Dunwody Distinguished Lecture To Examine Terrorism’s Impact on Personal Liberties
GAINESVILLE, Fla. – An internationally recognized scholar in law and public health will discuss in a March 28 presentation at the University of Florida Levin College of Law the conflict of individual versus public interests and rights in the event of a health emergency, including bioterrorism.
Professor Lawrence O. Gostin from Georgetown and Johns Hopkins universities will speak on “When Terrorism Threatens Health: How Far are Limitations on Personal and Economic Liberties Justified?”, in the 2003 Dunwody Distinguished Lecture in Law presented by the Florida Law Review at 10:30 a.m. in Holland Hall Auditorium.
Gostin is director of the Center for Law & Public Health at Johns Hopkins and Georgetown, and appointed by the U.S. Secretary for Health and Human Services to the advisory council of the Office of Aids Research, National Institutes of Health. In the wake of September 11th, he was appointed to draft the U.S. Emergency Health Powers Act to combat bioterrorism and other emerging health threats.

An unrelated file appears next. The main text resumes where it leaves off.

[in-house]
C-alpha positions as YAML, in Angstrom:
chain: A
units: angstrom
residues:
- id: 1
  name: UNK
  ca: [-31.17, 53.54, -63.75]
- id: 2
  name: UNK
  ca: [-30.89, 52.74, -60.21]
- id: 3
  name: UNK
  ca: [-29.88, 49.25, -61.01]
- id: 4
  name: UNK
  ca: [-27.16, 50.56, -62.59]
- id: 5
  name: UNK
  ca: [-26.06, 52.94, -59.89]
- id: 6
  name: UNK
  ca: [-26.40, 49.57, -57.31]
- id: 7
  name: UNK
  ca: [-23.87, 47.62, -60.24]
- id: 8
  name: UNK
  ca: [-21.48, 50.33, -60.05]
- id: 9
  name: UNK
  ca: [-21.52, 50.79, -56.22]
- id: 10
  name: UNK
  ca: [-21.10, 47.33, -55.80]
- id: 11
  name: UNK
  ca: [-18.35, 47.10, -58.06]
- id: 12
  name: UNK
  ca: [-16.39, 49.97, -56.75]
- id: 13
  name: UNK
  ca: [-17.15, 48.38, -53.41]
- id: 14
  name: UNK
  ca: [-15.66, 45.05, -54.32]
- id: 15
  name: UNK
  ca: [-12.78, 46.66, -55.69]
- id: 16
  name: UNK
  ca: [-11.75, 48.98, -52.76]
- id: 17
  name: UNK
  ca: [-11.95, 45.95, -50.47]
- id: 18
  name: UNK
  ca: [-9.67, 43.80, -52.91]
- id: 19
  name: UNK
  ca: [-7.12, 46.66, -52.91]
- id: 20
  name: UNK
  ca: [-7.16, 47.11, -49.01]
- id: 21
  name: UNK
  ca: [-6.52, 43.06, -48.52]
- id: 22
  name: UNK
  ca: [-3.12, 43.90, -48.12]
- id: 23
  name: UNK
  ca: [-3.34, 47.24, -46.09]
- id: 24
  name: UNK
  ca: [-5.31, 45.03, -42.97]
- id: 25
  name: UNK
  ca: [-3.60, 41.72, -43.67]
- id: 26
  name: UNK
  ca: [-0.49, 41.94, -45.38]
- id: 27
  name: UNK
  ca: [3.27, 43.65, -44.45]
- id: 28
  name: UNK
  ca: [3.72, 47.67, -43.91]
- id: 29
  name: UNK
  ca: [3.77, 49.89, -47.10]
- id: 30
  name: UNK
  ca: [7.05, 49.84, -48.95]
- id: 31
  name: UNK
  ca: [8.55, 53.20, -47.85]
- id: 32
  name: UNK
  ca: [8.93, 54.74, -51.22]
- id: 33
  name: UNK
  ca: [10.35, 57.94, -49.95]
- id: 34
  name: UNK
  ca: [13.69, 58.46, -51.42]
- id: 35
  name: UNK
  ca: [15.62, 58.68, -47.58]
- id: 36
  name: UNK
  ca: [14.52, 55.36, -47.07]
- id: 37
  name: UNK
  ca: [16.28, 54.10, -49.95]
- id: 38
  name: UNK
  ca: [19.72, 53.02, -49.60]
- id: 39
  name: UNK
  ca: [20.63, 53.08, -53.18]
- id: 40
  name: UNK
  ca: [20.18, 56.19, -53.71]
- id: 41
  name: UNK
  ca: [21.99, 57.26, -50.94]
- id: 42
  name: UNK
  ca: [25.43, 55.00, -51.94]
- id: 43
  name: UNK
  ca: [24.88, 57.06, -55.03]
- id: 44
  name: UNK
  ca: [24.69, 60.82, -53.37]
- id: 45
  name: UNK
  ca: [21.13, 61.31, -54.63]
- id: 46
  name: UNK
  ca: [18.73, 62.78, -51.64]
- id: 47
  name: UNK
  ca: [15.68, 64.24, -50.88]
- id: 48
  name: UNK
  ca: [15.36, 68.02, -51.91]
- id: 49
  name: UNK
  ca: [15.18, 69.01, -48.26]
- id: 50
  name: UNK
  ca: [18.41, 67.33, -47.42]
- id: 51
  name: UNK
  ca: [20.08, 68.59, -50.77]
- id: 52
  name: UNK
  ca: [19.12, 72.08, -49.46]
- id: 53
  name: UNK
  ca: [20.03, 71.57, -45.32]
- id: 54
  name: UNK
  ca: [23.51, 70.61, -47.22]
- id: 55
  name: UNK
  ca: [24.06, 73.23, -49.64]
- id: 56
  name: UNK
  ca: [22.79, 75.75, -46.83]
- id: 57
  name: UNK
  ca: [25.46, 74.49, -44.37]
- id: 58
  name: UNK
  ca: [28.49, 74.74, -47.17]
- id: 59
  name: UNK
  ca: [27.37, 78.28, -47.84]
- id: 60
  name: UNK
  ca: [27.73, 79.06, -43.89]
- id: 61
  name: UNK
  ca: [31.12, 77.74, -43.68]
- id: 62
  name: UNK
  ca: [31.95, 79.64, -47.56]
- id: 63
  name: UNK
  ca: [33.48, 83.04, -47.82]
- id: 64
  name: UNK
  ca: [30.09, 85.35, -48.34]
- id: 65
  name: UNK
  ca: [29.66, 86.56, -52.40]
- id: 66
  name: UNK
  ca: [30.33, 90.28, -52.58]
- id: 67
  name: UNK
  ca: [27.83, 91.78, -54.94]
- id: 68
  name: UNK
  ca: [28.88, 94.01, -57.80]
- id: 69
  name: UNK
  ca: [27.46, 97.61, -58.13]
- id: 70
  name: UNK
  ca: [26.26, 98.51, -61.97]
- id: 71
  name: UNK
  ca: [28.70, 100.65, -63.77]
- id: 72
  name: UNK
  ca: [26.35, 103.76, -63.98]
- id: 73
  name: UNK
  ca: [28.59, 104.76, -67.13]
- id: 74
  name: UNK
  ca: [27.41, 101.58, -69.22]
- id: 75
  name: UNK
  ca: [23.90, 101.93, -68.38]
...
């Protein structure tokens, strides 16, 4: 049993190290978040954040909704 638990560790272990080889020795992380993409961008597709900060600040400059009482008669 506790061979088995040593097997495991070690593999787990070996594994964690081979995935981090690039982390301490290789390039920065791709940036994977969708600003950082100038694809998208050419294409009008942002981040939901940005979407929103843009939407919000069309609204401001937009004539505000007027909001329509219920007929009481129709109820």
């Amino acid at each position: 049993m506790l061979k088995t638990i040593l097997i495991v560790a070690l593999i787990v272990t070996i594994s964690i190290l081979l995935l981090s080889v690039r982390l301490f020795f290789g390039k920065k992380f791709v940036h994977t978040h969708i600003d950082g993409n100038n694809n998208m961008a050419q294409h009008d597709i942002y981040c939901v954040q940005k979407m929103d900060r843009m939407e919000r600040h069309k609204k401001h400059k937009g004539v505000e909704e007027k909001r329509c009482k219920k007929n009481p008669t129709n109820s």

Gostin’s latest book is Public Health Law: Power, Duty, Restraint, and he is law and ethics editor of the Journal of the American Medical Association. His J.D. degree is from Duke University, and he has studied at Oxford University and the University of London.
The annual Dunwody presentation is sponsored by Dunwody White & Landon, P.A.; Mershon Sawyer Johnston Dunwody & Cole; and U.S. Sugar Corporation in honor of Elliot Atwood Dunwody.
- Law Review Editor-in-Chief Juan Diaz (email@example.com or 352.392.2148)
- Photograph of Professor Gostin can be sent electronically. Call Communications Office (352.392.9586)